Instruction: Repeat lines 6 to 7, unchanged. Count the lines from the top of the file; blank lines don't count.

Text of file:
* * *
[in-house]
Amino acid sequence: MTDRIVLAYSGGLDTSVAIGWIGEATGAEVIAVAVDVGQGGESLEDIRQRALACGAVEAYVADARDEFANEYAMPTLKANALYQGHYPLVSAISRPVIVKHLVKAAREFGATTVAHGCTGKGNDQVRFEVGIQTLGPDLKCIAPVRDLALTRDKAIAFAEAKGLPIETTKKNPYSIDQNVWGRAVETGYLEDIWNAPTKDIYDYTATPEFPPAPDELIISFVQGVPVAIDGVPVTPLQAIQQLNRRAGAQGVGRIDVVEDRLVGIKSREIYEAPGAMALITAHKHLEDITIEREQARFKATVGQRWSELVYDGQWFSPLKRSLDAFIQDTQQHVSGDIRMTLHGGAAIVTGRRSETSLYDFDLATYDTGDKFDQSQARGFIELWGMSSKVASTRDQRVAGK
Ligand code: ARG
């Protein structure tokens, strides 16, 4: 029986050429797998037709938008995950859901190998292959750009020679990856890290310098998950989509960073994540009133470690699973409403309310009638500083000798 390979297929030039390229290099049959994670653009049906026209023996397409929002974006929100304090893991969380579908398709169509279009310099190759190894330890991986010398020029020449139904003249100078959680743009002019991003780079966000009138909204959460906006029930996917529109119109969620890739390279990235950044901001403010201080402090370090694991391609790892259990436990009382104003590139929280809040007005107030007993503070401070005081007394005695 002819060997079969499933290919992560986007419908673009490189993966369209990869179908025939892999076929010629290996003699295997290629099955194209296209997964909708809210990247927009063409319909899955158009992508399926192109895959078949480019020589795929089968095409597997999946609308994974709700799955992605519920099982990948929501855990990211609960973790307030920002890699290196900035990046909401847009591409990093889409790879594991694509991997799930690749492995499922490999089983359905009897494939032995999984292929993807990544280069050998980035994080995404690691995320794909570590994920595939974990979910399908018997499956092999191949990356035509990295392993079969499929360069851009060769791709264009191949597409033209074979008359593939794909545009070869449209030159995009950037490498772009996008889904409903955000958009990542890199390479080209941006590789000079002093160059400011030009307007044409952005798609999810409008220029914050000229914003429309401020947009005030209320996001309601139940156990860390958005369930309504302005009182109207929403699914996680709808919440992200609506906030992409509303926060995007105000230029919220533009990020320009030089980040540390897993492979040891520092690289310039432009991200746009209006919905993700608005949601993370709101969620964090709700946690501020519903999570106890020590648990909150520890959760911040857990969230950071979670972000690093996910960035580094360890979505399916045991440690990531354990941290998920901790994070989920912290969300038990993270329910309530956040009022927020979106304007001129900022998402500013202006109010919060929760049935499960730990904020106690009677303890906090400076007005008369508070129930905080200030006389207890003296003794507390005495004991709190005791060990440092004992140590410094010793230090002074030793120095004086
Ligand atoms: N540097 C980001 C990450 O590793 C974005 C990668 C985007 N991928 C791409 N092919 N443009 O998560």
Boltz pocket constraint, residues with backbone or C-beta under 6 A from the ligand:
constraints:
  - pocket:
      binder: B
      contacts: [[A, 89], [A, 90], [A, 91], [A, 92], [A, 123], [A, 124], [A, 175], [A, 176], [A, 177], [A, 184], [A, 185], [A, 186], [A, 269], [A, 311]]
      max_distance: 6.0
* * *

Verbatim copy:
Boltz pocket constraint, residues with backbone or C-beta under 6 A from the ligand:
constraints: